Richmond Home

Sustainability Courses

University of Richmond is committed to integrating sustainability into the curriculum. This can be seen in the number of sustainability courses offered. Instructors, administrators, and an independent committee have identified sustainability courses in more than 20 departments across all five schools. You can sign up for one of dozens of sustainability courses this fall.

The courses listed below represent a range of sustainability content. Both sustainability courses, which focus explicitly on sustainability or solving a sustainability challenge, and courses that incorporate a sustainability unit, activity, or issue. Our identification of what characterized sustainability course was guided by the nationally recognized STARS 2.1 Academic Courses guidelines.

Departments that offer at least one course focused on or related to sustainability include the following: AccountingBiologyBusiness AdministrationChemistryClassical StudiesEnvironmental StudiesEconomicsGeography and the EnvironmentHealthcare StudiesHistoryLatin American, Latino & Iberian StudiesLeadership StudiesManagementMarketingPolitical SciencePsychologyReligious StudiesSociology & AnthropologyTheatreLanguages, Literatures & Cultures, and Philosophy, Politics, Economics & Law.

We update this list regularly, but may not capture recent course changes or additions. Likewise, the amount of sustainability content may not be consistent across sections or professors. Please reach out to individual faculty members for more information on each course. If you know of other sustainability courses to bring to our attention, please contact sustainability@richmond.edu. You can also learn more about these courses through the University’s course catalog.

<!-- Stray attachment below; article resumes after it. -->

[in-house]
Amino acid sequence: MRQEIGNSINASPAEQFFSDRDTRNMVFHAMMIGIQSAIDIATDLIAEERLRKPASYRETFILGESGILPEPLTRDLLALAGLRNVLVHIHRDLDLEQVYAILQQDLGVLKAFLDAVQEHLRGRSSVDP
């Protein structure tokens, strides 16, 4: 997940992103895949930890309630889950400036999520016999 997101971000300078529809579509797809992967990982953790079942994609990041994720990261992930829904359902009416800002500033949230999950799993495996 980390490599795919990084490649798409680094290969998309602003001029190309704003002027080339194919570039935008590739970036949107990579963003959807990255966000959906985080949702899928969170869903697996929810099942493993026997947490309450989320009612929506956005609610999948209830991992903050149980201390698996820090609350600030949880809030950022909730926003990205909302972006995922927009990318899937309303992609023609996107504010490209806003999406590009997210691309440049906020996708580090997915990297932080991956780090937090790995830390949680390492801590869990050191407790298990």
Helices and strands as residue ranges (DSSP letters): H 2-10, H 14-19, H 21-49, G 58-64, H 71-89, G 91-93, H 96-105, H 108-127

ACCT 328 Independent Study-Sustainability Accounting

Sustainability Related

Met with student on a weekly basis to discuss sustainability accounting issues. Our collaborative teaching work resulted in a presentation, which we delivered at the 2014 AAA Annual Meeting in Atlanta, Georgia.

ANTH 303 Biopolitics in Medical Anthropology

Sustainability Related

Advanced anthropology course examining the intersections of culture, politics and medicine from a variety of theoretical and scholarly approaches. With a strong emphasis on contemporary states and governments, the readings focus on how biology and politics--or biopolitics--converge in a myriad of ways to shape human experience, past and present. Study of the biopolitics in countries such as Cuba, Egypt, Haiti, South Africa, France, the United States, and more. Topics include: the history and culture of modern western biomedicine; religious perspectives of the body; organ donation and transplantation; sex, gender and reproductive technologies; racialized bodies in medical science; global poverty and infectious disease; ethics and medical humanitarianism; and how big pharmaceutical companies shape our ideas of health and personhood.